Trinity United Reformed Church, St Albans

A short history of Trinity


In the beginning

At the end of the nineteenth century there was a national call for more and bigger churches. The Independent Chapel in Spicer Street, the only Congregational Church in St Albans at that time, had grown and needed a larger building.

A special Church meeting in November 1896 made the great decision to purchase this site and build a new church. With the enthusiastic support of minister Rev. William Carson and the deacons, including the well-known Samuel Ryder, the Church voted in 1901 to build a 900-seat church at a cost of £8173.

The opening ceremony on October 8th, 1903 was an occasion of great rejoicing. After a civic lunch in the Town Hall with the Mayor, Councillors, local dignitaries and Church representatives, the whole company moved in procession down Victoria Street where the doors were formally unlocked by Sir George Williams, the treasurer of the YMCA.


 The first years

Trinity’s second minister Frank Wheeler was appointed in 1907 and remained until the start of the First World War when he left to serve as an Army chaplain. During these early years, many organisations, including Bible classes, Ladies' working party, Young People's Guild, a Literature Society, and the Band of Hope were formed.

The Church was clearly a hive of cultural activity for its members as well as a spiritual powerhouse. This seems to have been a fairly normal pattern for any thriving church in the days before cinemas, radio and television.

  

The 20s and 30s

Mr. Morton Barwell made a great impact on Church life during his ministry in the twenties and thirties. A Young People's Fellowship was formed, with more than 60 members, and in 1927 came the opening of the Faulkner Memorial Hall in Victoria Street. Built to accommodate the ever-growing Sunday school, the opening was celebrated over 3 days with an Exhibition and Tableaux. In October 1928, a new branch of the Sunday school was opened in a school building in Camp Road for children in that area.

By 1934 the membership had reached 391 and it was reported at the 1935 annual meeting that the Sunday school children numbered over 200. In most years during the thirties, the Church organised Garden Parties in the summer and Bazaars in the late autumn, and which not only raised funds, but also provided opportunities for people to work together. An innovation in 1935 was the opening of a Junior Church in the parlour on Sunday mornings.

 

Half a century

Trinity celebrated its first 50 years in 1953, at the start of Mr Francis Dixon's ministry. A few of those who remembered the opening of the Church in 1903 were present, including Mrs Ryder, the widow of Samuel Ryder, who cut the cake which had been decorated with 50 candles.

The social gathering on Saturday October 10th in the Faulkner Hall was the culmination of a week of festivities, and the hall was full to overflowing. The various sections of the Church took part; the ladies produced a pageant and the Sunday School a demonstration of their work. The choir sang Mendelssohn's 'Hymn of Praise', the deacons staged a comic revue and the Young People's Fellowship performed a play.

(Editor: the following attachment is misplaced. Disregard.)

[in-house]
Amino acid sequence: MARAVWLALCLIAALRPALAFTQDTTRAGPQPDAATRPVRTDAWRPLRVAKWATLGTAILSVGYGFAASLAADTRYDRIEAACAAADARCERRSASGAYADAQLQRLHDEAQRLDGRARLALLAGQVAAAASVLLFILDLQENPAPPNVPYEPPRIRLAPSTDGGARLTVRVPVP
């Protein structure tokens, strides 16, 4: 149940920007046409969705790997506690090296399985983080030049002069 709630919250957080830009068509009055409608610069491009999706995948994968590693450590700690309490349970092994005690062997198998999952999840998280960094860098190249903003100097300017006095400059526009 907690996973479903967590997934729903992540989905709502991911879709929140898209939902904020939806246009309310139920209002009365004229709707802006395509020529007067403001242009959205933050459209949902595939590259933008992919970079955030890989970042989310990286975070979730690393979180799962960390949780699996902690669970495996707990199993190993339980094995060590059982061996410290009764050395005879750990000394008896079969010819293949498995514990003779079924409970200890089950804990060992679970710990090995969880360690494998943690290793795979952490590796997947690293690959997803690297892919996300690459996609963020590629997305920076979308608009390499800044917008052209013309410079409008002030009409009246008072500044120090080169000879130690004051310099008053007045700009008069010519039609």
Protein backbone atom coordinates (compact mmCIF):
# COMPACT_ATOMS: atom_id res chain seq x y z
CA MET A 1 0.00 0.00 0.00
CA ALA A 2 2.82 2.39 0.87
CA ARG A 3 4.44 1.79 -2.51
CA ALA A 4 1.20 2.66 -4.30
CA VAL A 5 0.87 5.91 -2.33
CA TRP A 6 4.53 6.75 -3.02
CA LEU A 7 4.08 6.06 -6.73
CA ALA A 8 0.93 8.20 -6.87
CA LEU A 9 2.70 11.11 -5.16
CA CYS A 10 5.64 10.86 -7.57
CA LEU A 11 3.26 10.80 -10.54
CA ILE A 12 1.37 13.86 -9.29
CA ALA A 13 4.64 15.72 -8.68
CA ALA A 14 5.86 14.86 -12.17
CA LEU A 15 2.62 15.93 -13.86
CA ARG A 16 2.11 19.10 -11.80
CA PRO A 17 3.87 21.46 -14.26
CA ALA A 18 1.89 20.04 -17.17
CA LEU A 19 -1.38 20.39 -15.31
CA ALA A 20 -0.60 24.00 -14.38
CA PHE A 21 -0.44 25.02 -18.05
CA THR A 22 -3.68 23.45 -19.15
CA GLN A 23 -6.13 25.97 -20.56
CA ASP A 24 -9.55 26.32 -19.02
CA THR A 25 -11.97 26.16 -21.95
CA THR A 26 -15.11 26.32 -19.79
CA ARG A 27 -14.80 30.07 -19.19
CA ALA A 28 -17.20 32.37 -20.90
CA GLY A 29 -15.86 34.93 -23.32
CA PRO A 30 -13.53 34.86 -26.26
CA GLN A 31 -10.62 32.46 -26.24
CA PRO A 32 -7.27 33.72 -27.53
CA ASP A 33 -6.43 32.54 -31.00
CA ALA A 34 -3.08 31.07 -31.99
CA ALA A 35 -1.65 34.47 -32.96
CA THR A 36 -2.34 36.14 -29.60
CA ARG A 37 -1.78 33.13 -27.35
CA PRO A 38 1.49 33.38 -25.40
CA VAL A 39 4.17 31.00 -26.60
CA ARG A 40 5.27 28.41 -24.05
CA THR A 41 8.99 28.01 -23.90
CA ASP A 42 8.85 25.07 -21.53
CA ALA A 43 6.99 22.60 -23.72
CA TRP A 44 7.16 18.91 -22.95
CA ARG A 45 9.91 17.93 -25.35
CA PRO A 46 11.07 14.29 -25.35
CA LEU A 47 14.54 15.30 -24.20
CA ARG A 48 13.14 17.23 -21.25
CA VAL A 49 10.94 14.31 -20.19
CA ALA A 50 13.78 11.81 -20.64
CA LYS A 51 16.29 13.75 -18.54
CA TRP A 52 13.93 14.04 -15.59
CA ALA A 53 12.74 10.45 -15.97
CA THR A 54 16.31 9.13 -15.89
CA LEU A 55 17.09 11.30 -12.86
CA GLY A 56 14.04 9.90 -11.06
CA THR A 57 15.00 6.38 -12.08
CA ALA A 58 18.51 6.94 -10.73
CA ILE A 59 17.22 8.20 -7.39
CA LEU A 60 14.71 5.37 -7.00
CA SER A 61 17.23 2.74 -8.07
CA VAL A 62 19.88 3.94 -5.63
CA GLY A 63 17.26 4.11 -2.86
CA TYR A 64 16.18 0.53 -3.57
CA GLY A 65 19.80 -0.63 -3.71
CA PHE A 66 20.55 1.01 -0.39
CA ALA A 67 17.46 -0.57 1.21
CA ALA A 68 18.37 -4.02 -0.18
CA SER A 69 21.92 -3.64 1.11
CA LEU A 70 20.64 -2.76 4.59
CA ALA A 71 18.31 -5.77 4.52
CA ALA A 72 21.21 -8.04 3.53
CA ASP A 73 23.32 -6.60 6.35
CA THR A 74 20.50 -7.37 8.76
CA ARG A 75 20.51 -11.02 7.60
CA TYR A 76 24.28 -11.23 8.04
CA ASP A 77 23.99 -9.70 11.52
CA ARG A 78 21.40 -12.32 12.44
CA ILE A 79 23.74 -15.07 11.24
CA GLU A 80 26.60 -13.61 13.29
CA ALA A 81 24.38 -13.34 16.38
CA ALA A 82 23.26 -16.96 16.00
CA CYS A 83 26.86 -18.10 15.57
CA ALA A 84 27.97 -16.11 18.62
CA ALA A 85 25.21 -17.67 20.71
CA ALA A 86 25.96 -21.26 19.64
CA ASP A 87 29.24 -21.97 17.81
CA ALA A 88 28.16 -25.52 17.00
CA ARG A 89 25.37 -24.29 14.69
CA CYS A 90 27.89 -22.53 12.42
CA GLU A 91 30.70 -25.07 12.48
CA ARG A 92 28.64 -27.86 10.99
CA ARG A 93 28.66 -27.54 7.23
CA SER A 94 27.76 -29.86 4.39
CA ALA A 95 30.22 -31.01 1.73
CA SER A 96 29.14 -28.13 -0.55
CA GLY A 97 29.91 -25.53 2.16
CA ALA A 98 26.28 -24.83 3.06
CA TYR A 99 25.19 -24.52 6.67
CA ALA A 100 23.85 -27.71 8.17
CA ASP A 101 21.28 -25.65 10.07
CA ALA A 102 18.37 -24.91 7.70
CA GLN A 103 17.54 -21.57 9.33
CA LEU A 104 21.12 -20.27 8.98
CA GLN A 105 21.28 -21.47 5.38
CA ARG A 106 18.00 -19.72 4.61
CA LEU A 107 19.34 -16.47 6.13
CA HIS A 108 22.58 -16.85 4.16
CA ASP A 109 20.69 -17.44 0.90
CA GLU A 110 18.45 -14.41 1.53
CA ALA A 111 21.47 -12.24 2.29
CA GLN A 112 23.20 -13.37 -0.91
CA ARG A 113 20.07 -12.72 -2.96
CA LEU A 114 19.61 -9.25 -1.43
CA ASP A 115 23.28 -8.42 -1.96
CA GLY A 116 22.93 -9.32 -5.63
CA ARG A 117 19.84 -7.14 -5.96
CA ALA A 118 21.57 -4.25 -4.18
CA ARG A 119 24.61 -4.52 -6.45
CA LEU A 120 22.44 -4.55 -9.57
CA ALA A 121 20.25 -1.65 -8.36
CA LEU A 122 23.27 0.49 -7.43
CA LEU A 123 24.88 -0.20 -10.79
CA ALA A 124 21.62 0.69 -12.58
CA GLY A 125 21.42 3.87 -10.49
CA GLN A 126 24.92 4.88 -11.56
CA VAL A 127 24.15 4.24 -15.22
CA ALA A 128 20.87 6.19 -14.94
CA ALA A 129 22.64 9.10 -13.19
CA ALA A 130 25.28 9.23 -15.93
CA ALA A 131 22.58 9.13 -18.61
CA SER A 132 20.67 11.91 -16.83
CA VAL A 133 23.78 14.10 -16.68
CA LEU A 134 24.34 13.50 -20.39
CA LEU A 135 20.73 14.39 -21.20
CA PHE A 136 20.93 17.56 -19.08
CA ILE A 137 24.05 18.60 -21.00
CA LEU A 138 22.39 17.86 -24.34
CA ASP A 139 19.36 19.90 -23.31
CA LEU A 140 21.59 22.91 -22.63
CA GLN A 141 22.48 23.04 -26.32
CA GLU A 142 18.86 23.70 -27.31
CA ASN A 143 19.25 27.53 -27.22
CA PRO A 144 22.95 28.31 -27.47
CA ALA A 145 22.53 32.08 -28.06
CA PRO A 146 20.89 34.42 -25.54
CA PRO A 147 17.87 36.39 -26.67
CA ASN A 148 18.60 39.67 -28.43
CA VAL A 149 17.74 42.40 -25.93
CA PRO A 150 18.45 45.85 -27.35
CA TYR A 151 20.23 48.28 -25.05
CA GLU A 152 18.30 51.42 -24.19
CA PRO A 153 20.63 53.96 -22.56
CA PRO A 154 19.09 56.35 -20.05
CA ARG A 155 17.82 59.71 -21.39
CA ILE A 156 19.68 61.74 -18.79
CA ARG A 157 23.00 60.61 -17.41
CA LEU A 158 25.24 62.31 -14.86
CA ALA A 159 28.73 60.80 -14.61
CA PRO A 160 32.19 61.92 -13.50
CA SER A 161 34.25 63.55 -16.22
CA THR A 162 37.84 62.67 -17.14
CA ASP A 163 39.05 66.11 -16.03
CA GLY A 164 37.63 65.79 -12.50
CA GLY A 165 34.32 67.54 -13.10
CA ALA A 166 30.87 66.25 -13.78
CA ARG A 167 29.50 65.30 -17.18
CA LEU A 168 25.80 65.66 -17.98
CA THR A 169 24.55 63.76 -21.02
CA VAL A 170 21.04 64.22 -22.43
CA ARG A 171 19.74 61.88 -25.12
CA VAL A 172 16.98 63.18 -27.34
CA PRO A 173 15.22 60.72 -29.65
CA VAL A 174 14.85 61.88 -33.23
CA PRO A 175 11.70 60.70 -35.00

The 60s and 70s

In the sixties there was a growing feeling that Christian Education was not just for children in Sunday Schools, but should be part of normal Sunday worship for adults too.

With this in mind, Trinity’s pattern of worship underwent major change during the ministry of the Revd John Reardon. When children went to departments, adults also entered 45 minutes of engaging with each other through discussion, questioning, project work, visual aids, prayer and meditation, as well as through the sermons.

This approach was very popular with some, and very uncomfortable to others.

However, the experiment continued until 1973, when ‘Worship in the Round’ was introduced. This allowed worshippers to choose between a traditional preaching service and a more participative approach, with the two groups joining together for the second part of the service.

This pattern provided Trinity with a lively, stimulating style of worship, which, with occasional modifications, survived until the mid 1990s.


Flames

In 1981 Trinity was being extensively renovated and modernized when   it was reduced to a roofless shell by fire. The congregation had already decamped to Marlborough Road Methodist Church and its services were held early in the morning before the Methodist service.


The congregation continued to get up early and worship together while Trinity was rebuilt. The church and its congregation were supported at that time by its minister the Reverend David Tatem and a very able team of elders.


Out of the Ashes

Out of the ashes came the opportunity to develop the building further than originally planned. The Reverend John Sutcliffe led the church in responding to local social concerns. Various charities had offices in the church at a time when office space was scarce and expensive. A Bangladeshi women's group met and a drop in centre with kitchen and laundry facilities opened for homeless families forced out of their bed and breakfast accommodation during the day.


On 12th May 1986 the Trinity Day Centre opened its doors employing two members of staff and supported by volunteers from the church and wider community. The day centre continues to provide support to vulnerable adults.



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A series of photographs of The Faulkner Hall, kindly  given by Edward Crocker who used to play badminton there. These photos were taken in the late 1970s as the hall stopped being used and started to be demolished. The site is now an office block.